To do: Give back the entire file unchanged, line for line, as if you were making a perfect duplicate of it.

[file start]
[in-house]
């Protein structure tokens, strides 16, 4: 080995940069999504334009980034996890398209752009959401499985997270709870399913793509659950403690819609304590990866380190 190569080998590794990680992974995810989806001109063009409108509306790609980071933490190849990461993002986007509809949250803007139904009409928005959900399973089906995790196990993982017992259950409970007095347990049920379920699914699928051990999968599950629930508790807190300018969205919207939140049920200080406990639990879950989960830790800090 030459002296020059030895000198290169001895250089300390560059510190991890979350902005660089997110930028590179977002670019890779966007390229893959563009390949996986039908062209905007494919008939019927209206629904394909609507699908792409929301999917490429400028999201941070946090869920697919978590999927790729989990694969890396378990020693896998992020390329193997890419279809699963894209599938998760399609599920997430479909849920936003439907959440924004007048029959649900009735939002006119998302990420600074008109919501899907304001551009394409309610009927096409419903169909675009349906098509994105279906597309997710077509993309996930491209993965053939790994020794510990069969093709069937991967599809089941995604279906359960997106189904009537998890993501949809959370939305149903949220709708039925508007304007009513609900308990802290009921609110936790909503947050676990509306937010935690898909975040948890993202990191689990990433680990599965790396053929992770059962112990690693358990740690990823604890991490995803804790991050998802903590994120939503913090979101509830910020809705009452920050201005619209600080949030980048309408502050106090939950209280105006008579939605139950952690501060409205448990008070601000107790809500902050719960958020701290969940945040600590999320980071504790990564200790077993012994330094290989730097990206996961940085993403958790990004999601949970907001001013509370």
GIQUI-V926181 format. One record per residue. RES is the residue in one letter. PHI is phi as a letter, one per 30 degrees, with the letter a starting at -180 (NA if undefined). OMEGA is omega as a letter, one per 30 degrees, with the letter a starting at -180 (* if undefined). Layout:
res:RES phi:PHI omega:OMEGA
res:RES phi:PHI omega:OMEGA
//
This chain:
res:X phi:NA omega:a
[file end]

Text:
[in-house]
């Protein structure tokens, strides 16, 4: 080995940069999504334009980034996890398209752009959401499985997270709870399913793509659950403690819609304590990866380190 190569080998590794990680992974995810989806001109063009409108509306790609980071933490190849990461993002986007509809949250803007139904009409928005959900399973089906995790196990993982017992259950409970007095347990049920379920699914699928051990999968599950629930508790807190300018969205919207939140049920200080406990639990879950989960830790800090 030459002296020059030895000198290169001895250089300390560059510190991890979350902005660089997110930028590179977002670019890779966007390229893959563009390949996986039908062209905007494919008939019927209206629904394909609507699908792409929301999917490429400028999201941070946090869920697919978590999927790729989990694969890396378990020693896998992020390329193997890419279809699963894209599938998760399609599920997430479909849920936003439907959440924004007048029959649900009735939002006119998302990420600074008109919501899907304001551009394409309610009927096409419903169909675009349906098509994105279906597309997710077509993309996930491209993965053939790994020794510990069969093709069937991967599809089941995604279906359960997106189904009537998890993501949809959370939305149903949220709708039925508007304007009513609900308990802290009921609110936790909503947050676990509306937010935690898909975040948890993202990191689990990433680990599965790396053929992770059962112990690693358990740690990823604890991490995803804790991050998802903590994120939503913090979101509830910020809705009452920050201005619209600080949030980048309408502050106090939950209280105006008579939605139950952690501060409205448990008070601000107790809500902050719960958020701290969940945040600590999320980071504790990564200790077993012994330094290989730097990206996961940085993403958790990004999601949970907001001013509370």
GIQUI-V926181 format. One record per residue. RES is the residue in one letter. PHI is phi as a letter, one per 30 degrees, with the letter a starting at -180 (NA if undefined). OMEGA is omega as a letter, one per 30 degrees, with the letter a starting at -180 (* if undefined). Layout:
res:RES phi:PHI omega:OMEGA
res:RES phi:PHI omega:OMEGA
//
This chain:
res:X phi:NA omega:a